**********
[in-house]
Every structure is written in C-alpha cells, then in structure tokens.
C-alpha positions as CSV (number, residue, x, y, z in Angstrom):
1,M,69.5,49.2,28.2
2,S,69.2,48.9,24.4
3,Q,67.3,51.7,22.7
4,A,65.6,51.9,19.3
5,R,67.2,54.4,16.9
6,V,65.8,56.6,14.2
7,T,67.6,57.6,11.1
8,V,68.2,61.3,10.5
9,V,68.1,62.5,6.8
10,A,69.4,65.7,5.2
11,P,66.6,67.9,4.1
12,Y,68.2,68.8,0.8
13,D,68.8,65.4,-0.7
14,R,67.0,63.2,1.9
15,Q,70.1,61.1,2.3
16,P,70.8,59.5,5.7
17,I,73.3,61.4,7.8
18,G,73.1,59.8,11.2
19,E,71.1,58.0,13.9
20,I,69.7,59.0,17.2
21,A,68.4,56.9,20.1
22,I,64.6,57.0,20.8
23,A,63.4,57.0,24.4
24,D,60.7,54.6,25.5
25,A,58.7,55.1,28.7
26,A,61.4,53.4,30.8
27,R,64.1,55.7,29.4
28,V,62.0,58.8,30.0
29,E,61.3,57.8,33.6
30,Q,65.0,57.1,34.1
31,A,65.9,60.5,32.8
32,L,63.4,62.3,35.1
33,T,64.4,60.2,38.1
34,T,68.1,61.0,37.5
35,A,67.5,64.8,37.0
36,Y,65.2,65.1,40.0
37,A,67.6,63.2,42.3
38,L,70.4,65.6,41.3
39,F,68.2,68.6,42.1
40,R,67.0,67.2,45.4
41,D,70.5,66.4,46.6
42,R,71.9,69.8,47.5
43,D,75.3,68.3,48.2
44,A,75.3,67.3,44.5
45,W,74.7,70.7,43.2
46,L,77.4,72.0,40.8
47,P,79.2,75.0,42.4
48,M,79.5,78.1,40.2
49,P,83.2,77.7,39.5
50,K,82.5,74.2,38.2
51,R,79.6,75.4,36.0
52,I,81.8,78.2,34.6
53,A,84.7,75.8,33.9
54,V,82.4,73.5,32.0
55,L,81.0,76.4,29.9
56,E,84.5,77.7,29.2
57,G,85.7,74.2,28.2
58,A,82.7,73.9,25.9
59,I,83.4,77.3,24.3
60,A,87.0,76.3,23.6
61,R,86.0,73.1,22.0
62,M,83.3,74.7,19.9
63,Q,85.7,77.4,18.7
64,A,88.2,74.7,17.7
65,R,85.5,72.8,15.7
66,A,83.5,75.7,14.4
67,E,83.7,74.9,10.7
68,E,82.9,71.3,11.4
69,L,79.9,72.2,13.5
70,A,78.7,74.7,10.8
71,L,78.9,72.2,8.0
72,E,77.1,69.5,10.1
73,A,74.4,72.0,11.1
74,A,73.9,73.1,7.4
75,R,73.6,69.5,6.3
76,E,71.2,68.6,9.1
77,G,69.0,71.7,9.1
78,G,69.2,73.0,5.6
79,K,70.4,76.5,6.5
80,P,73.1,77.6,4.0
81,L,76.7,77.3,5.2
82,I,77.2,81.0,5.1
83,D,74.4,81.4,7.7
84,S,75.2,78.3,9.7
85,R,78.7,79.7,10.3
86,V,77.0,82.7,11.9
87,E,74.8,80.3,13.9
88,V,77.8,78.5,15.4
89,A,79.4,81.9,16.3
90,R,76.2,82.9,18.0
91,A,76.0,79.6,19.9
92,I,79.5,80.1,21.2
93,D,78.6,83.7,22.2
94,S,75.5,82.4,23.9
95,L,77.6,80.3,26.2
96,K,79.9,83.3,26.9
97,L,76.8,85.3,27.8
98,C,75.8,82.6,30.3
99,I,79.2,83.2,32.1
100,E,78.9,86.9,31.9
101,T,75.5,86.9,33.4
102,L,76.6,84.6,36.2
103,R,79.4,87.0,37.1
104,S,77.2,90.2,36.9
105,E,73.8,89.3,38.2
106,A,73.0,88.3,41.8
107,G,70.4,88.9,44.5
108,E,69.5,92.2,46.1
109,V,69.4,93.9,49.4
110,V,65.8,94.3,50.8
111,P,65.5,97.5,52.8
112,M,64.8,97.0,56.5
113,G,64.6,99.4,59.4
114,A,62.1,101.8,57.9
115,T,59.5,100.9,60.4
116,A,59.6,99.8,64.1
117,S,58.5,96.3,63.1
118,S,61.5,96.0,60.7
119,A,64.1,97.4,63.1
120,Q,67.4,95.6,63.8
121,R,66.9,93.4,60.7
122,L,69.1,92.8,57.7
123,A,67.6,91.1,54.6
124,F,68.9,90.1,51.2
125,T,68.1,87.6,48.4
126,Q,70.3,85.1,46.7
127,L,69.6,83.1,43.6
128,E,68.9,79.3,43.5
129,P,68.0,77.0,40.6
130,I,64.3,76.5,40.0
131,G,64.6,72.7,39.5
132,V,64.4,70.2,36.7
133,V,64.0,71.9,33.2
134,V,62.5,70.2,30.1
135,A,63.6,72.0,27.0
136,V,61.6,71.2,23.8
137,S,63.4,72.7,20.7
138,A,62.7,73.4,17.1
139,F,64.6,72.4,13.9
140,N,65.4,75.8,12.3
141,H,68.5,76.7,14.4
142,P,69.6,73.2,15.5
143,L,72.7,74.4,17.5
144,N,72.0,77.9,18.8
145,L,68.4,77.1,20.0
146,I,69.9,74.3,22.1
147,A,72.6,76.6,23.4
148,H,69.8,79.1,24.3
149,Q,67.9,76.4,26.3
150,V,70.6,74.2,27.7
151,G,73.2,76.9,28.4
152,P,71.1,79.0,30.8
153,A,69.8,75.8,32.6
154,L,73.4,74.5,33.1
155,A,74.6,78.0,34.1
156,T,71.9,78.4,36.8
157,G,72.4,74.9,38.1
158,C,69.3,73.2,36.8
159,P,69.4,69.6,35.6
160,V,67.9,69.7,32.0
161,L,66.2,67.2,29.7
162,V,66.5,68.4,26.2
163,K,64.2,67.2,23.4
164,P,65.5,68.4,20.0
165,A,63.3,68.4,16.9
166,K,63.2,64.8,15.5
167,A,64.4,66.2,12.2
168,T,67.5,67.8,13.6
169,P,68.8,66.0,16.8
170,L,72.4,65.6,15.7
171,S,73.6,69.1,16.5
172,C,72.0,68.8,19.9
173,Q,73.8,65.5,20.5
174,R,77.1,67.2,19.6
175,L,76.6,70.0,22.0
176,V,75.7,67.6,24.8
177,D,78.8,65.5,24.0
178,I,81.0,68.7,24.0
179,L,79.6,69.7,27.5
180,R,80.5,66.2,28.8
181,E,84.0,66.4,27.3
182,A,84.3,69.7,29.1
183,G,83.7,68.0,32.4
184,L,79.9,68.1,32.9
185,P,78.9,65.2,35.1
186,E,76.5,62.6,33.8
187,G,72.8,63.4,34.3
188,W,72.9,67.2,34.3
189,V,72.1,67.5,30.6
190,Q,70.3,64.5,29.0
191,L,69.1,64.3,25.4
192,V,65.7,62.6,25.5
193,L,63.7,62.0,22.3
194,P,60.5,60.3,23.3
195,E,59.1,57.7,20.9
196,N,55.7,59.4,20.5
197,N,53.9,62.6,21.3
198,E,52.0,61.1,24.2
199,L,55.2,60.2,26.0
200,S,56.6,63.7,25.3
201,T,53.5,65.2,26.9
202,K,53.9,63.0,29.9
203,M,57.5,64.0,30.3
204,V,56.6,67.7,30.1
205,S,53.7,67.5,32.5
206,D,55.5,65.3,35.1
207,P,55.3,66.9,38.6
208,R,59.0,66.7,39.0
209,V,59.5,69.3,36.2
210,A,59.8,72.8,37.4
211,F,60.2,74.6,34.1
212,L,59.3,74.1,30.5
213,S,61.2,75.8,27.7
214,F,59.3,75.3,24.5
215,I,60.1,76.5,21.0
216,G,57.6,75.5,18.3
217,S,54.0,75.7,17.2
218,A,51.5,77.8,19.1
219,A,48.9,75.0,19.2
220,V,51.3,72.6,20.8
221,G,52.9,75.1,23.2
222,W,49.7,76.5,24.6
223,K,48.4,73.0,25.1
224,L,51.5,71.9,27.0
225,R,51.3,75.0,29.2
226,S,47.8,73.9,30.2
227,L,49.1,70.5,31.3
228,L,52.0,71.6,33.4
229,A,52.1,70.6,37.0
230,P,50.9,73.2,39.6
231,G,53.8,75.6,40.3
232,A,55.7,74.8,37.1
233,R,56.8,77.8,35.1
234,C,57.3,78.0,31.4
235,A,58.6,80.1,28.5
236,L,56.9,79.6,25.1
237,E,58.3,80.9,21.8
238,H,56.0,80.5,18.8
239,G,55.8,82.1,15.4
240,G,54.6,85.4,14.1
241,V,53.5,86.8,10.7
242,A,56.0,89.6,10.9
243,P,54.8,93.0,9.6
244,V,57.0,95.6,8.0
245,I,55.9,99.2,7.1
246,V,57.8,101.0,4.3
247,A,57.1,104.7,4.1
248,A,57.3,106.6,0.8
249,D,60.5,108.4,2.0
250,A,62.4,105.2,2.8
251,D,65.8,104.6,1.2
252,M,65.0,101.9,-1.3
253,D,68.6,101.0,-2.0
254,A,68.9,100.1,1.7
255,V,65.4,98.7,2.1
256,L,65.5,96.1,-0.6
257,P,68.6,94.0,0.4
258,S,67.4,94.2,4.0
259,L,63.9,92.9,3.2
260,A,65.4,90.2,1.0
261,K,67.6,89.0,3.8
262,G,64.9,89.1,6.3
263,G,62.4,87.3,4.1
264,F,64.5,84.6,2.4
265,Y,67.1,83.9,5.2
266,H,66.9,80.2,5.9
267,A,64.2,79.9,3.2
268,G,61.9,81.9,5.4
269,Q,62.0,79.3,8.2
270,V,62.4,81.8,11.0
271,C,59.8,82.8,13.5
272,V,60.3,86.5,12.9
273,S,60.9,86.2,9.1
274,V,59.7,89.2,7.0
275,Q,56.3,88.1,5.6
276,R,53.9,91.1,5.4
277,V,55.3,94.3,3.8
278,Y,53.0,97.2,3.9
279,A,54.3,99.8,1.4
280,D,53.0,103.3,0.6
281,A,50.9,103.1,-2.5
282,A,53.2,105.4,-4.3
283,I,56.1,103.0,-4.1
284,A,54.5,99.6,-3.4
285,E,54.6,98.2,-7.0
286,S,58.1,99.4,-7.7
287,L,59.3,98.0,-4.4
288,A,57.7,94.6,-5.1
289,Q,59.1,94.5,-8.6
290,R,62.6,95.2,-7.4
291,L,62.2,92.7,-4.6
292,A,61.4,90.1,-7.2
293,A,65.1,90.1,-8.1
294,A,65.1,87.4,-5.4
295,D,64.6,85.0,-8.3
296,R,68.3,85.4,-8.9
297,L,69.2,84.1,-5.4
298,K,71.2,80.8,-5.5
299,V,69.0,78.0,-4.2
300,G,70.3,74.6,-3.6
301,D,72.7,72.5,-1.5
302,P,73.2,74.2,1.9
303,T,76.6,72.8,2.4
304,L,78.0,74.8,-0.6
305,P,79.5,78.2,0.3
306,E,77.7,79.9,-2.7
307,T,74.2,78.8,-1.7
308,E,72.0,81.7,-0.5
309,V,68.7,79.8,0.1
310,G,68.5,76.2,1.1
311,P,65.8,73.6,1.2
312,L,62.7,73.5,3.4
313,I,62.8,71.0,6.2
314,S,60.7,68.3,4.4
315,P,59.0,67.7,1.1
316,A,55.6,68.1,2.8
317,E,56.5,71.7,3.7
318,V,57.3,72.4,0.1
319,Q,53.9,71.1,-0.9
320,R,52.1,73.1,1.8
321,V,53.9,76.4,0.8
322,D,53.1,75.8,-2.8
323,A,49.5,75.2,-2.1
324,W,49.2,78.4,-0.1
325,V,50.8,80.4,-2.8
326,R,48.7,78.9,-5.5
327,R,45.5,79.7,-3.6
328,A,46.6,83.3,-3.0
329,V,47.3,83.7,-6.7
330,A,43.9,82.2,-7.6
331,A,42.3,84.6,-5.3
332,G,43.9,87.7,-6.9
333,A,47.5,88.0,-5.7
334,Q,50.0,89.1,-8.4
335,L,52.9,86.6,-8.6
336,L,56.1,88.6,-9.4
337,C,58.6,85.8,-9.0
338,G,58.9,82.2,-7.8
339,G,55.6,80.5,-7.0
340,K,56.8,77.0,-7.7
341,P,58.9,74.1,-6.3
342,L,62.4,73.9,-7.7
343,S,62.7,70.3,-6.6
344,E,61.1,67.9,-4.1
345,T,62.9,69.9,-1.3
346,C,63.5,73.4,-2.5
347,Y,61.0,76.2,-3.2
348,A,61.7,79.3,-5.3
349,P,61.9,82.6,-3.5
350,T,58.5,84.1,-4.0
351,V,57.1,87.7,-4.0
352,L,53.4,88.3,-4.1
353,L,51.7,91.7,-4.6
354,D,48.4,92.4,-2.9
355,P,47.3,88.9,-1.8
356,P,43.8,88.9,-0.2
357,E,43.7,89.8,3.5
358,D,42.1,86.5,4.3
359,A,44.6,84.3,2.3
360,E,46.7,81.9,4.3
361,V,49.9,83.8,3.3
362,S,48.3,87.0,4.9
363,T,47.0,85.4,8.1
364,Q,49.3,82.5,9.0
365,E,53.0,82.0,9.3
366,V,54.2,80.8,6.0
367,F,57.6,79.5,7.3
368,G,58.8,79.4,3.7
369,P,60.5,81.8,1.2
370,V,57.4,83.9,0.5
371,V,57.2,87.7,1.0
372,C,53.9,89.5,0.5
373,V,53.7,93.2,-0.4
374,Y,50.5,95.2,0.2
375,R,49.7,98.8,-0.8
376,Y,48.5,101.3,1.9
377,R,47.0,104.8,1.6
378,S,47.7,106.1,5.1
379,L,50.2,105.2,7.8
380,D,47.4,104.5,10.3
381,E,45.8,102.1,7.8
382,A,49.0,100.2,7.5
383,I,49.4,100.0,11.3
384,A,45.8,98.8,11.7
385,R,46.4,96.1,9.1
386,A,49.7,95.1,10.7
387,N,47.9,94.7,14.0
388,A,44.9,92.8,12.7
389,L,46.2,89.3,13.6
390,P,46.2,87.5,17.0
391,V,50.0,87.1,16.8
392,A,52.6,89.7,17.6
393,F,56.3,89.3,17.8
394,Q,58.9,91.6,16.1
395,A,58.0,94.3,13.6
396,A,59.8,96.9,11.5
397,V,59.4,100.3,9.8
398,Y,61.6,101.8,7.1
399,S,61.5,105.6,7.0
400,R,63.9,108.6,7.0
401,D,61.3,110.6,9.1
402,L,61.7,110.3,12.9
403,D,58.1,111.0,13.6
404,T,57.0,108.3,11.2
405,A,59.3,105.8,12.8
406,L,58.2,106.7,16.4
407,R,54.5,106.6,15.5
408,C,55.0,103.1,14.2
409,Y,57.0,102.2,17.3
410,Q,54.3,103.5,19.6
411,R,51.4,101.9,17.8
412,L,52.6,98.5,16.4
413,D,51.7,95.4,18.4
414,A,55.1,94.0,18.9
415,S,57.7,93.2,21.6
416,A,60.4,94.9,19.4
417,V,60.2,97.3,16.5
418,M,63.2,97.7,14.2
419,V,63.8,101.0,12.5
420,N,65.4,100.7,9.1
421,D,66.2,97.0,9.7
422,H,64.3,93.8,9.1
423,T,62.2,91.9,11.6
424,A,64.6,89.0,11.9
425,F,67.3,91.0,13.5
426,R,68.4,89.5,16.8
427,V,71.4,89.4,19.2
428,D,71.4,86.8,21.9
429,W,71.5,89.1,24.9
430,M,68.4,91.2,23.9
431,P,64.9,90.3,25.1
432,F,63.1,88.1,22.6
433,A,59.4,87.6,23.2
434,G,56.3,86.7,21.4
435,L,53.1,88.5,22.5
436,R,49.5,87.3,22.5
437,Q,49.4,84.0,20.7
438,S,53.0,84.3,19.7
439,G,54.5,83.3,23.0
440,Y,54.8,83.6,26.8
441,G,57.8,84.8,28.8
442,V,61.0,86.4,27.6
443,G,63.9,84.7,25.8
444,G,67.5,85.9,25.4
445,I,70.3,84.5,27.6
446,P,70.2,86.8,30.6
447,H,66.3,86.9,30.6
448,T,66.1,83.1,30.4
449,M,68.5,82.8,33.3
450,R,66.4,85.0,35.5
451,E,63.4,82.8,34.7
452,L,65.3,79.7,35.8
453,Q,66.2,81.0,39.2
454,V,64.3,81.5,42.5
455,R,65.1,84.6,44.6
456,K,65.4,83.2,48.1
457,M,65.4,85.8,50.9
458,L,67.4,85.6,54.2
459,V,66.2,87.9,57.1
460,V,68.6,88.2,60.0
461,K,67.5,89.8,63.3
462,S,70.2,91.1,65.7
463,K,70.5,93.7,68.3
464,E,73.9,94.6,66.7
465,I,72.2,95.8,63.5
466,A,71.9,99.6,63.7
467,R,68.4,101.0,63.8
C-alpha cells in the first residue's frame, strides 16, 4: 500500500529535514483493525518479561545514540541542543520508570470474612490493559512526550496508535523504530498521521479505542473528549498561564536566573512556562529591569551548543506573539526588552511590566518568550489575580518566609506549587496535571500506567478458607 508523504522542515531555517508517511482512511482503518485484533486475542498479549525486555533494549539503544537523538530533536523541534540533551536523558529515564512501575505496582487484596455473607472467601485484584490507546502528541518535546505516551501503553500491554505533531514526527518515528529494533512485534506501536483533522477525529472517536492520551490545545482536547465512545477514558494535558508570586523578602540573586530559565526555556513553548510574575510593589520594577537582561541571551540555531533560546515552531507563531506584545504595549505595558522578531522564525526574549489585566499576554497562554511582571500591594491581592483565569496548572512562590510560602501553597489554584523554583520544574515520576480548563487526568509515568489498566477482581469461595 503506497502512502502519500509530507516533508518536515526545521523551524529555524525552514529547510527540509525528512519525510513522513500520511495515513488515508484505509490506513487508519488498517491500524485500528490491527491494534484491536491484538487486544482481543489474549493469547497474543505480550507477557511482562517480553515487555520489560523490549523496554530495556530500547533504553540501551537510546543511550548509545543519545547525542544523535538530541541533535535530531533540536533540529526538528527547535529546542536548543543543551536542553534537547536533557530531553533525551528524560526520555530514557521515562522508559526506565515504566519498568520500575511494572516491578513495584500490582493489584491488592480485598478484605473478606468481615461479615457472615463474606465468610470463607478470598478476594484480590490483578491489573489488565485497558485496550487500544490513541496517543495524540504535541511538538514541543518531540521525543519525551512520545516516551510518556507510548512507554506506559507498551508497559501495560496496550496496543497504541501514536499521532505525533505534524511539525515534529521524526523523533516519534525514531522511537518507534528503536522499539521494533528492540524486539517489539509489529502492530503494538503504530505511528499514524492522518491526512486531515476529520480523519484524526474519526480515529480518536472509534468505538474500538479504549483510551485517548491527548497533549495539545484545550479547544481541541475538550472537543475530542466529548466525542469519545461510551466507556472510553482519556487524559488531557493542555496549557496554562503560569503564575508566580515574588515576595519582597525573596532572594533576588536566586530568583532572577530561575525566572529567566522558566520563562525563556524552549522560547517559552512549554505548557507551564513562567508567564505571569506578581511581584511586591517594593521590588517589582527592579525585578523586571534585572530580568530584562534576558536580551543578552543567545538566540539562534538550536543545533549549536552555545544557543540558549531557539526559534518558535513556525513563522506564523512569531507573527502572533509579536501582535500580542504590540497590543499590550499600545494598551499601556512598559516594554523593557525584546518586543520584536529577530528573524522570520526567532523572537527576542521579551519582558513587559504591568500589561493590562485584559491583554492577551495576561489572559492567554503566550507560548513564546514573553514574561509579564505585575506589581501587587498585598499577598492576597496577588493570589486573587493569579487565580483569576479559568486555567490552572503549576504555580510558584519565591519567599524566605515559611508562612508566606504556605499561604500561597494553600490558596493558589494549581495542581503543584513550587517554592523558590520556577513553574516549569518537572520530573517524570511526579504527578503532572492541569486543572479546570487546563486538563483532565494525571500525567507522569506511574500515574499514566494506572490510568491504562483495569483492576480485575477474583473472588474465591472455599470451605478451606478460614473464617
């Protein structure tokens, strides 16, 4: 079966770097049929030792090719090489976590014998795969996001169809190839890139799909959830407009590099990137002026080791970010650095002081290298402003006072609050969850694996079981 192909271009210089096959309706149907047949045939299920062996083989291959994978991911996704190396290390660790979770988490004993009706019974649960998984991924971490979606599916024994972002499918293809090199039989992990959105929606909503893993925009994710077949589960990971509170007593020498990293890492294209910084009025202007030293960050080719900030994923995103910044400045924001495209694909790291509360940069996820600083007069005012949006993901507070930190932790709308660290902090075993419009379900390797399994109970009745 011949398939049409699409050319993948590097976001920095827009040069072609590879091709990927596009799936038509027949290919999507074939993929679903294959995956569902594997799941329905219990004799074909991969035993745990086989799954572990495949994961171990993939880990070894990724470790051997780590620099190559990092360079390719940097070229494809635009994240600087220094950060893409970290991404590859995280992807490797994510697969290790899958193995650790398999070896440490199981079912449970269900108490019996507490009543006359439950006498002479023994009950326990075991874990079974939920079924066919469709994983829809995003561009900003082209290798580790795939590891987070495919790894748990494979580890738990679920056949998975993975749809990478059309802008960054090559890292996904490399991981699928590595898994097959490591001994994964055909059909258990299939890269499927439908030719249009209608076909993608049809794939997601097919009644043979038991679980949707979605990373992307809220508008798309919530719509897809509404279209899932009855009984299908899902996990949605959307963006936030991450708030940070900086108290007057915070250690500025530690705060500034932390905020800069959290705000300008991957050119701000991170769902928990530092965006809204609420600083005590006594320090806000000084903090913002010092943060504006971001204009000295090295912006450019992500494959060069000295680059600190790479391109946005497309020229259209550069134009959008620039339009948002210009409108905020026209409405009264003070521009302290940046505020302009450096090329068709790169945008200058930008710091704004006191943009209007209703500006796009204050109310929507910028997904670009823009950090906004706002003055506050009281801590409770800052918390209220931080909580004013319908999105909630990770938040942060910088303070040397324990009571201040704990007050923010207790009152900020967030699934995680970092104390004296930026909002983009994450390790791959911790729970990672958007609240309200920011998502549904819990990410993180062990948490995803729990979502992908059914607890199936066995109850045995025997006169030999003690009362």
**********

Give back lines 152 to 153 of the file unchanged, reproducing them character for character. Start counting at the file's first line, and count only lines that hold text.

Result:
149,Q,67.9,76.4,26.3
150,V,70.6,74.2,27.7